The next that entered the room was Eliza, the miller's maid, who, after making a very low curtsey, and giving Mother Bunch the time of the day, desiring to know for what reason she sent her that letter? "Why," says the old woman, "to the end that I might reveal to you some secrets relating to love, which I have never discovered to the world." "But, dear Mother Bunch," quoth Margery, "I am a mere stranger to love, for I never in my life knew what it meant." "That may be," quoth Mother Bunch; "yet you know not how soon you may receive the arrows of Cupid, then you would be glad of some of my advice, for I know by myself, that the best woman of you all, at one time or other, has a desire to know what it is to be married." Quoth Margery, "You talk merrily, Mother Bunch." "Well, daughter," quoth Mother Bunch, "you may term it as you please; but I will appeal to your own conscience whether or no you would be glad, with all your heart, of a kind and loving husband."

"Dear Mother," quoth Margery, "you come quite close to the matter; and if I may be so free as to speak my own mind, I could willingly have such a one; for though house-keeping is said to be very chargeable often, yet, on the other hand, a married state is honourable." "Thou sayest well, daughter," quoth Mother Bunch, "and if thou hast a mind to see the man whom thou shalt marry, then follow strictly my directions, and you shall not fail of your desire. Let me see—this is St. Luke's Day, which I have found by long study to be of greater use to that purpose than that of the celebrated St. Agnes, which I formerly recommended you to; and the ingredients now to be used are of a quite different and finer quality, and far more excellent for performing the same.

Now I would have you take some marigold flowers, a large sprig of sweet marjoram, a sprig of fresh thyme, and a small quantity of wormwood; dry these together before the fire, till you may rub them to a powder; then sift the same through a piece of fine lawn. This being done, take a small quantity of virgin honey, and right white wine vinegar, and simmer them together in a new earthen porringer, over a mild and gentle fire; all which being done, anoint your forehead and cheeks, and lips, likewise, with the same, just the moment you are lying down in your bed; always remembering to repeat these words three times—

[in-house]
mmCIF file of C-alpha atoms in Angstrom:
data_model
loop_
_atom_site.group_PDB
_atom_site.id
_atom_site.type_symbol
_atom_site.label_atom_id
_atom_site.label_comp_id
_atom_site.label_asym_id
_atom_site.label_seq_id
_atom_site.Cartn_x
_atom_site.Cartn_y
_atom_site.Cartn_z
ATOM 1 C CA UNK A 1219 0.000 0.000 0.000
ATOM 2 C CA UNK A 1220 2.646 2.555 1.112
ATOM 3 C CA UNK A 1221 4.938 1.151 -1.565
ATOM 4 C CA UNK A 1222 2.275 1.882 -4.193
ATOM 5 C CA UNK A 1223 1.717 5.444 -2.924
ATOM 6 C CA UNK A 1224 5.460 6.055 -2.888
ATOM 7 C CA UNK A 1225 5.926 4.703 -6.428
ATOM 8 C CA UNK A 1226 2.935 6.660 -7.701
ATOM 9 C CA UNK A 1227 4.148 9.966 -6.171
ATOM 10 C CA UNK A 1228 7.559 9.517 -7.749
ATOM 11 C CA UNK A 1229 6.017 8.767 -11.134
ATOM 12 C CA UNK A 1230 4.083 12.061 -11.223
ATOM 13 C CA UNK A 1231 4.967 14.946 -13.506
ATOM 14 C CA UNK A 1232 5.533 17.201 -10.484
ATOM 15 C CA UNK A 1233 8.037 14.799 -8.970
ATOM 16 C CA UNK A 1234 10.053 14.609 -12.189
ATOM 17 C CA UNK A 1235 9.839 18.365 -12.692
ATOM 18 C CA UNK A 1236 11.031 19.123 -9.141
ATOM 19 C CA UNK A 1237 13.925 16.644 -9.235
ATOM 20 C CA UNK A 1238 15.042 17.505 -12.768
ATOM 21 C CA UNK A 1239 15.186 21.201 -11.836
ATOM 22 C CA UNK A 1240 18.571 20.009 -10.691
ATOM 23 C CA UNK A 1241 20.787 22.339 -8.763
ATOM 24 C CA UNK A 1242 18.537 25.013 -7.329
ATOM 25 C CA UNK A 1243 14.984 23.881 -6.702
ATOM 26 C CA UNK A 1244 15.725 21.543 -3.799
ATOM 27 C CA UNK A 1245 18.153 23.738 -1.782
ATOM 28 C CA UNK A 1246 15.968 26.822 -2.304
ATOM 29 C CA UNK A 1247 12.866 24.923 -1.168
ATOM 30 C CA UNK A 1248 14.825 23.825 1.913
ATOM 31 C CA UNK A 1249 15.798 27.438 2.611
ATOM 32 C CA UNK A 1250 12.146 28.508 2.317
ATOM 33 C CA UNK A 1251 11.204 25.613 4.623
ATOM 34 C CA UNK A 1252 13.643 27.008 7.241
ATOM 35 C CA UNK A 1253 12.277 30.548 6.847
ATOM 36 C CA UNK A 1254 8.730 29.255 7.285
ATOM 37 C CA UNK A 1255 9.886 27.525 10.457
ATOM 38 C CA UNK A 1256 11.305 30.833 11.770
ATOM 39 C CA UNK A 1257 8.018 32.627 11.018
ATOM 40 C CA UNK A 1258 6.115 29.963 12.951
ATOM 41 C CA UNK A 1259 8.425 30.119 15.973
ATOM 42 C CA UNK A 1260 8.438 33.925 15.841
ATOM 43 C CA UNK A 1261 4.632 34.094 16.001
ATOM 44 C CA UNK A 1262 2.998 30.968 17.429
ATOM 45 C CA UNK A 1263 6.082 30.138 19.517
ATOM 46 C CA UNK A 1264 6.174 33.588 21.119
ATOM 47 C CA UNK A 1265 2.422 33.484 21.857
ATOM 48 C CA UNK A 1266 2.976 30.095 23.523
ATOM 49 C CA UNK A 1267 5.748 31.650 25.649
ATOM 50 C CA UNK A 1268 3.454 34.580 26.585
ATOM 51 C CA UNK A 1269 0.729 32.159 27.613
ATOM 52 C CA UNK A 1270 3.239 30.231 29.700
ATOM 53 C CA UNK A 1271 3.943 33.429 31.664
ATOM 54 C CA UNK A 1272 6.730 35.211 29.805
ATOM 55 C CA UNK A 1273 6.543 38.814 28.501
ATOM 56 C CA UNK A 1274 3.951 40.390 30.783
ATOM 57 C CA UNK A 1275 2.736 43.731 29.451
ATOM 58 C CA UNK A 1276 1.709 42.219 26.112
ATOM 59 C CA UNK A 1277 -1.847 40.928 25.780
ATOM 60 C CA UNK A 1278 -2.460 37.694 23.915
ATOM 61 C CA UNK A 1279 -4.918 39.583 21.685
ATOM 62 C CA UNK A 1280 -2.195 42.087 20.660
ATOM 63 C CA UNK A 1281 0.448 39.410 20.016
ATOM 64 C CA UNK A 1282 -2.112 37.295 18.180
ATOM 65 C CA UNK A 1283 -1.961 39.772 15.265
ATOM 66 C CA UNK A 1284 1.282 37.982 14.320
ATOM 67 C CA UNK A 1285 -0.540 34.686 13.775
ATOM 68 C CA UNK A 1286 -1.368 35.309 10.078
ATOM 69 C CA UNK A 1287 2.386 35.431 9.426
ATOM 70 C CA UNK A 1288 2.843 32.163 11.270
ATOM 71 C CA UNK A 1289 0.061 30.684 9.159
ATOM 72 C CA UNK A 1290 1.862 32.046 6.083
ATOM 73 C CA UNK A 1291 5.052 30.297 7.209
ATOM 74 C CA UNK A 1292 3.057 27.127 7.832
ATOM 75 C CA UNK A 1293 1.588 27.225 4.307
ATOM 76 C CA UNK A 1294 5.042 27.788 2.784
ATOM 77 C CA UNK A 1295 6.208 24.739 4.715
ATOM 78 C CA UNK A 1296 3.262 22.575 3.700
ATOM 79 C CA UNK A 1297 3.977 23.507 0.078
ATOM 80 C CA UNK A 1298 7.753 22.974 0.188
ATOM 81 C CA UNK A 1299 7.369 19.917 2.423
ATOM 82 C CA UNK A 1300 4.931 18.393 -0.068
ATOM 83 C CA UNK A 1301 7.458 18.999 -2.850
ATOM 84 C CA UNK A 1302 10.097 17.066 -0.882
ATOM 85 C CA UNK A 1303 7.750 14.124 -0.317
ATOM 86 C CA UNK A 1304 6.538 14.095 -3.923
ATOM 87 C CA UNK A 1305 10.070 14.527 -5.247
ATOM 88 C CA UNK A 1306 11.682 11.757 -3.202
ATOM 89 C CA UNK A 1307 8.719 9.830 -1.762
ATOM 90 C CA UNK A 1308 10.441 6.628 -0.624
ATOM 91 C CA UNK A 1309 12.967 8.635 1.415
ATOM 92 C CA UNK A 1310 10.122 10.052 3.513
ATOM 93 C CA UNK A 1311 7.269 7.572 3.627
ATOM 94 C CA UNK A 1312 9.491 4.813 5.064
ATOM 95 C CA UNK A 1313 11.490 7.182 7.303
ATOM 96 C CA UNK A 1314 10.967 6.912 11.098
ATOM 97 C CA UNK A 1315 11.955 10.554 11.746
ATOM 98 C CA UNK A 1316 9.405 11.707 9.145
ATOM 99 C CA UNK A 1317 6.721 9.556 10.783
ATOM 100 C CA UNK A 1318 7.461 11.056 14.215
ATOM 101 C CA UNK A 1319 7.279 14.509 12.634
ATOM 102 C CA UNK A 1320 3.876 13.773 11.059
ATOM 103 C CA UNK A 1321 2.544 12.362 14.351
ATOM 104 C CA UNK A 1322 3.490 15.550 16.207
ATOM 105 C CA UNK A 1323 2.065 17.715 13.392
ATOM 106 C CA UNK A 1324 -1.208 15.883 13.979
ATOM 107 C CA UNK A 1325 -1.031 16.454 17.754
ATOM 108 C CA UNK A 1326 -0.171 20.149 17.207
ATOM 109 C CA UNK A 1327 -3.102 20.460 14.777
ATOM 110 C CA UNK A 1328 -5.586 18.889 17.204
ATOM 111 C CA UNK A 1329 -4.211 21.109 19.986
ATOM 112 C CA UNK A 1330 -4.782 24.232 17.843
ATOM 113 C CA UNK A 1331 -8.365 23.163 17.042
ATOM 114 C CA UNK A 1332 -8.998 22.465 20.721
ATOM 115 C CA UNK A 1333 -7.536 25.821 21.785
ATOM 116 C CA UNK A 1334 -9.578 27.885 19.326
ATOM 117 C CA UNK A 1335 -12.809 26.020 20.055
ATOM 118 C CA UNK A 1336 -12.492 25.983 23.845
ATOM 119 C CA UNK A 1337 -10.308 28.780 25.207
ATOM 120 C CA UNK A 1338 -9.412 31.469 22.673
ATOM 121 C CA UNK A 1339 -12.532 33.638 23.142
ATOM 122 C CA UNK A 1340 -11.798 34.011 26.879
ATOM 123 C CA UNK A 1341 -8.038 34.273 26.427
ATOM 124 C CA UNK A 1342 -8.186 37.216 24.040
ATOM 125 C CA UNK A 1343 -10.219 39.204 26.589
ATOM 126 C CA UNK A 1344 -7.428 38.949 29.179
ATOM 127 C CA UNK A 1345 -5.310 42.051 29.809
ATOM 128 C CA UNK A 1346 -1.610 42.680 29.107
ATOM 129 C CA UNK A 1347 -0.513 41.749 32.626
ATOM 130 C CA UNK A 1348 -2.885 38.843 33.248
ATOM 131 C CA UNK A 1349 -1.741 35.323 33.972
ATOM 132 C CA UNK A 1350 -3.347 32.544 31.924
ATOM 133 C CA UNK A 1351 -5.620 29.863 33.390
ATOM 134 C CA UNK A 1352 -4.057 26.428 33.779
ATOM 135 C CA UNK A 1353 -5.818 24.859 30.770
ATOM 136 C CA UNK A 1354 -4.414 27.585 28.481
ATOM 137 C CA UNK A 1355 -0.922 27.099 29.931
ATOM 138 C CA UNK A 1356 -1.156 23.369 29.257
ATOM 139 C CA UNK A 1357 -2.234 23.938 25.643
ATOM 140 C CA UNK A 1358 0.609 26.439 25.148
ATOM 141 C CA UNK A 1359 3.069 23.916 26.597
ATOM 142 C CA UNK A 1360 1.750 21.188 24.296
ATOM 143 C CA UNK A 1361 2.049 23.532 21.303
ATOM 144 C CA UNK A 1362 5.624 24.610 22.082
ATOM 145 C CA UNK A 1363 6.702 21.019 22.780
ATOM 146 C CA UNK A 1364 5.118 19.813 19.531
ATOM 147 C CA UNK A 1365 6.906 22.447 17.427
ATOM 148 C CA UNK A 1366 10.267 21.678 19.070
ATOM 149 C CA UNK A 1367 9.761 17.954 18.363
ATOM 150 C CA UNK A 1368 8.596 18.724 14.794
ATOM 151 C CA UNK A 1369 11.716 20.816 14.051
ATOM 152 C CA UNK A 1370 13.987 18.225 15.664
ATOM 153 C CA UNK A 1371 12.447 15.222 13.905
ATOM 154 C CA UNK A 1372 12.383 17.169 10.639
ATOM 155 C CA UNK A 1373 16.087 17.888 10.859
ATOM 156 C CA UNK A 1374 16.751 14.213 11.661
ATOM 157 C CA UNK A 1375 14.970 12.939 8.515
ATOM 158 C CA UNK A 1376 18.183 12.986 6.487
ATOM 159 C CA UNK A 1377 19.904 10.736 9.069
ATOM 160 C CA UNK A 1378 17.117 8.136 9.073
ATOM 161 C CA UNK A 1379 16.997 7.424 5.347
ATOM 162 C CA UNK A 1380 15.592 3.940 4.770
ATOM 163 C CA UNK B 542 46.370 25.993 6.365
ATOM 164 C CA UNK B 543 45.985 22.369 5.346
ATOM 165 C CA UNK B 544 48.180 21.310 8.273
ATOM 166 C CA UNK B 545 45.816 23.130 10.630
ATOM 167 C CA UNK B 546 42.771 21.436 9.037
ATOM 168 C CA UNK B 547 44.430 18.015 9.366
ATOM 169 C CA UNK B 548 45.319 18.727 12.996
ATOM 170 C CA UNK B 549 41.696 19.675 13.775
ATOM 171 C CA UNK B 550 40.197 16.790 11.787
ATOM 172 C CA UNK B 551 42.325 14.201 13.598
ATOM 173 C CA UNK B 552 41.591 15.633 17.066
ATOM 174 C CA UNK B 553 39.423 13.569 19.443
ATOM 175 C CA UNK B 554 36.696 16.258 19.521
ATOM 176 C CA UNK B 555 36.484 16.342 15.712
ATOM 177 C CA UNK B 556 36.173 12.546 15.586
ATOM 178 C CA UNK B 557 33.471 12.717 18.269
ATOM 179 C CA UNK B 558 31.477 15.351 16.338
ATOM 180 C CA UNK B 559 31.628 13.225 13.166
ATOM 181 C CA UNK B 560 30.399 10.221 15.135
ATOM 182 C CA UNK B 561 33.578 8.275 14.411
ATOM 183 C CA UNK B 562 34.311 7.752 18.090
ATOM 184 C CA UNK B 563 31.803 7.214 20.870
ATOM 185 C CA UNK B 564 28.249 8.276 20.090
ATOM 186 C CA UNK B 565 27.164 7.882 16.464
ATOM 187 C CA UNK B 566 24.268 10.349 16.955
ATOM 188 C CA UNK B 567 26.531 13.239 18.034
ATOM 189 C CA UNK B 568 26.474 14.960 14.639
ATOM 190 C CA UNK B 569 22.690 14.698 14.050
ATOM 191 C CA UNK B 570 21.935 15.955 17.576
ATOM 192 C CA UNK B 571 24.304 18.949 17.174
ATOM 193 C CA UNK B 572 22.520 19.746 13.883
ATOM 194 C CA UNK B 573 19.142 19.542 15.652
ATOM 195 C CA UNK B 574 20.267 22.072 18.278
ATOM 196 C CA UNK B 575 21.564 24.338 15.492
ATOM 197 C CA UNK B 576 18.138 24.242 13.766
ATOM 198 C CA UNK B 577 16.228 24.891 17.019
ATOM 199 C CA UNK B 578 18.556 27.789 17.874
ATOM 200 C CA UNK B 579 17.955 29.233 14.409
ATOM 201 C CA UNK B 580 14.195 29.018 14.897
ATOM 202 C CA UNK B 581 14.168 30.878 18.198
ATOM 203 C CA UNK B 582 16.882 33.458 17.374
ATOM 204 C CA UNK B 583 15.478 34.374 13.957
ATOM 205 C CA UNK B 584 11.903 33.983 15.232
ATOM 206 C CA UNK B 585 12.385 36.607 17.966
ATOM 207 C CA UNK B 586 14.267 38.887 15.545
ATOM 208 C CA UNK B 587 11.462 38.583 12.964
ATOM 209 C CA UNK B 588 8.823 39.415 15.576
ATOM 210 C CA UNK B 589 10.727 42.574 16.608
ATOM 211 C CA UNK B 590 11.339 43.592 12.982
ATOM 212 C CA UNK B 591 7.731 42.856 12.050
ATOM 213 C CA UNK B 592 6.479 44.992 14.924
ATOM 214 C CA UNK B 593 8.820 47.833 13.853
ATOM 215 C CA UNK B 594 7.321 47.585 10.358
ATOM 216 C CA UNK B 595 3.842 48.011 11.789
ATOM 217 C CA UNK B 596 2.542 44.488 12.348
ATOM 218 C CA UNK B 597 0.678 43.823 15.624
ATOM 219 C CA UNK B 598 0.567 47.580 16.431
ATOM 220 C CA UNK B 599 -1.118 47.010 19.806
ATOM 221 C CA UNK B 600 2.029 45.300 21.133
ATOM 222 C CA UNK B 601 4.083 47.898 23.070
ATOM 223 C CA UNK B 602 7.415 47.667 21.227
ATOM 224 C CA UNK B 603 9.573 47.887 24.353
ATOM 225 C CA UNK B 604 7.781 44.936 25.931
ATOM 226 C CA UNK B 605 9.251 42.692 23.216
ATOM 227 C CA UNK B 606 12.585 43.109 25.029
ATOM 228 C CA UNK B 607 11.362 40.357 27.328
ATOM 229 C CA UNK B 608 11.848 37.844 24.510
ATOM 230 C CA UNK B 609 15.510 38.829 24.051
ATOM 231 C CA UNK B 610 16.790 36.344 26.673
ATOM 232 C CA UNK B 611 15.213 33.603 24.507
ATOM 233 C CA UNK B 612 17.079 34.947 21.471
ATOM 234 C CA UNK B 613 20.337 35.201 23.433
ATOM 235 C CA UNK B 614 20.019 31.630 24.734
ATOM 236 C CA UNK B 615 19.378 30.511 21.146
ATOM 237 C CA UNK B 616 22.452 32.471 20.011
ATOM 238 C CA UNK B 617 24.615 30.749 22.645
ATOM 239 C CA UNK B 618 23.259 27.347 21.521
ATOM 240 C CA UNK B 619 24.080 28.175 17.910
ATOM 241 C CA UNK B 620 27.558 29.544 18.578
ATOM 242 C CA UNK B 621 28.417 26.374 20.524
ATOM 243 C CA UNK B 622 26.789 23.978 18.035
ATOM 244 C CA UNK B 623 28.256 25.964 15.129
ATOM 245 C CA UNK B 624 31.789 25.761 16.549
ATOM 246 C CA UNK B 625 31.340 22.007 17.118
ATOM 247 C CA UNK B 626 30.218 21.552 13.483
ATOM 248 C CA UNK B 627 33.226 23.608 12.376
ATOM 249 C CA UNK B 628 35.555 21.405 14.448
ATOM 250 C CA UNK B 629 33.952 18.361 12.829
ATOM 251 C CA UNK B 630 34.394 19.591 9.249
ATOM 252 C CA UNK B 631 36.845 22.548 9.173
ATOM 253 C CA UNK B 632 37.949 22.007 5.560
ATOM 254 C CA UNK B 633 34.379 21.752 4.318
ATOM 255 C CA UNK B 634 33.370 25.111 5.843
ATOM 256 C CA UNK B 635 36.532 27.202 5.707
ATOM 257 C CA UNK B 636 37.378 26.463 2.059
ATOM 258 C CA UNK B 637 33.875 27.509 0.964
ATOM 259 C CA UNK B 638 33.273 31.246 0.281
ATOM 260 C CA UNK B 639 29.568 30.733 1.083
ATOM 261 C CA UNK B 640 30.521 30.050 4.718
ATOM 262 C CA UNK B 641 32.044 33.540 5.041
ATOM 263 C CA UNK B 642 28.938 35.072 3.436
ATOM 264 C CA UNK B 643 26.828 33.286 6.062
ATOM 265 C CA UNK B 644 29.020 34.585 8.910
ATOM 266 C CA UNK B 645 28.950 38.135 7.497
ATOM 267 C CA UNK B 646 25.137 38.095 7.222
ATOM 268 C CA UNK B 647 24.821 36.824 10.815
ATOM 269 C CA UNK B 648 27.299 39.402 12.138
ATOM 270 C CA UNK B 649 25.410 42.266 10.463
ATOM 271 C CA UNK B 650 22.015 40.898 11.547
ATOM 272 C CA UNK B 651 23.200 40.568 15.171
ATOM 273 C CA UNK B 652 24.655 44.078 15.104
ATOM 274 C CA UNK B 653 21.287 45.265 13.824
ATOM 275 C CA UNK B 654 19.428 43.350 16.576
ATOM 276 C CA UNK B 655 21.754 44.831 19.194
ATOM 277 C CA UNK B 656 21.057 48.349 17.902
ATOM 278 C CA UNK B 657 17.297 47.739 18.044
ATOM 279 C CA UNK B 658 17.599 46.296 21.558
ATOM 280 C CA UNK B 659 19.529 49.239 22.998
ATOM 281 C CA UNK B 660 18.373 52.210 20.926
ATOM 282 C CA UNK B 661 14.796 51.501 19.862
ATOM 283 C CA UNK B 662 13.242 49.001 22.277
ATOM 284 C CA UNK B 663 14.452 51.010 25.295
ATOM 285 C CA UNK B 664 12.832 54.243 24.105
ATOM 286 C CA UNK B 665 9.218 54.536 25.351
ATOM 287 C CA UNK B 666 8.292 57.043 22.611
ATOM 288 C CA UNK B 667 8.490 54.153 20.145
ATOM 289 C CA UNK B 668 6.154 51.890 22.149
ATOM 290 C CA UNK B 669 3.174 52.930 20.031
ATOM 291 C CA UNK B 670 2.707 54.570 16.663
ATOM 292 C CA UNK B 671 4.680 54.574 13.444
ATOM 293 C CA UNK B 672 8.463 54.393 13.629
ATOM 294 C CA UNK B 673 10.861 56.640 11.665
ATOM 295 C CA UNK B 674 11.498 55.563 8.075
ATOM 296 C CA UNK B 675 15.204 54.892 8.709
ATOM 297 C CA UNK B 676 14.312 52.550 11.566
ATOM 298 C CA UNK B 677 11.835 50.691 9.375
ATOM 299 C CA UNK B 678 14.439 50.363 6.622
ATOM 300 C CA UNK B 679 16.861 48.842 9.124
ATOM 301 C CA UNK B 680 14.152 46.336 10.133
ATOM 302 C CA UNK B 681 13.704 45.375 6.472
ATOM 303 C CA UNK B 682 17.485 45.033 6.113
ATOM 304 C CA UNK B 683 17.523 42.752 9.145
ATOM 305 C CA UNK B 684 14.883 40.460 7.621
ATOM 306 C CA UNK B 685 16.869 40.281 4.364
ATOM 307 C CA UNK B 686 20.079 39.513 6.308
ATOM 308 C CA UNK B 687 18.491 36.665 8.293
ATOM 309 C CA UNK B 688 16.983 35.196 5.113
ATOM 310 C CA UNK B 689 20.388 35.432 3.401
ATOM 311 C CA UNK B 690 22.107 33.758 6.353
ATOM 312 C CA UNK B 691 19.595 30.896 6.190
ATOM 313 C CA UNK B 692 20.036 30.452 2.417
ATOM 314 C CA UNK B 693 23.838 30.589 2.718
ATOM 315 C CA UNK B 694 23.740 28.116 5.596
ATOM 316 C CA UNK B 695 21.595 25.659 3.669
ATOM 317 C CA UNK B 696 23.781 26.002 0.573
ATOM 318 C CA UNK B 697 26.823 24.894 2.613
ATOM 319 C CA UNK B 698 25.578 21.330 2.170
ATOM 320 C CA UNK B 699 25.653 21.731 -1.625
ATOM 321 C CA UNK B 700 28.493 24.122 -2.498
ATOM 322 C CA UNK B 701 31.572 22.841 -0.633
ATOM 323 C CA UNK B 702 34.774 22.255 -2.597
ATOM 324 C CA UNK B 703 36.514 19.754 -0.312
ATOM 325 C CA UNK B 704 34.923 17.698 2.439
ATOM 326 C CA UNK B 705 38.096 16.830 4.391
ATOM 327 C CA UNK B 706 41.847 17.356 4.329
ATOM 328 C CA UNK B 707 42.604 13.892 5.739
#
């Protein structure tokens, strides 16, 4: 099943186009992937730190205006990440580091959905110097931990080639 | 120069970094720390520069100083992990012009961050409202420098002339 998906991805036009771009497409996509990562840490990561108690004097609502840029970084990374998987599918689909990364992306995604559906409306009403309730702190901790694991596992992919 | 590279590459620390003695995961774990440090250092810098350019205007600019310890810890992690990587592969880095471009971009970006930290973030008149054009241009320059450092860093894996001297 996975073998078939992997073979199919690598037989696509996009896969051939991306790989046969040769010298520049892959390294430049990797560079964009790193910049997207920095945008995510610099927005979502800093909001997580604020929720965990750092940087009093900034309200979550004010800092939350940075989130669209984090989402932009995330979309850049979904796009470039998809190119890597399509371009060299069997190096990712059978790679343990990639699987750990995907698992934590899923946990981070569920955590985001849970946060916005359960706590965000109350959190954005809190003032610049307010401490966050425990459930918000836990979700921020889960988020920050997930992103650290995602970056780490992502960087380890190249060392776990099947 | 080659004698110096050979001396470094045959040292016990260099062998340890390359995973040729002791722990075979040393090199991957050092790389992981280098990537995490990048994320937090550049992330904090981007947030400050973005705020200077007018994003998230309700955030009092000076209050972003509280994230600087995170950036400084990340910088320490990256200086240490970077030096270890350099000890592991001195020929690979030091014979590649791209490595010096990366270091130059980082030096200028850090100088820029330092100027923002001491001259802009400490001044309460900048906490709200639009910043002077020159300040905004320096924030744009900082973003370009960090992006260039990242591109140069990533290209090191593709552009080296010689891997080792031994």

St. Luke, St. Luke, be kind to me, And let me now my true love see.

"This said, hasten to sleep with all speed; then in the soft slumber of your night's repose the very man you are to marry shall appear before you walking to and fro near to your bedside, very plain and visible to be seen: you shall perfectly behold the colour of his hair, his visage, stature, and deportment. And if he be one that will prove faithful, he will approach you with a smile, and offer to salute you; which, when he does, do not seem to be overfond or peevishly froward, but receive the same with a becoming mild and modest smile. Now, if he be one that will, after marriage, forsake his house to wander after strange women, then will he offer to be rude and uncivil with thee, at which time thou shalt lift up thy hand to smite him; so doing, it will go well with thee, and thy guardian angel will keep thee ever safe. Daughter, these are rarities which I never before divulged. Do but put this in execution, and I am certain it will answer the desired effect." "I must needs thank you for your love," quoth Margery; "and so farewell, Mother Bunch." "Good-bye, daughter," she replied.

"Let joy and pleasure crown your days,  And a kind man your fortune raise."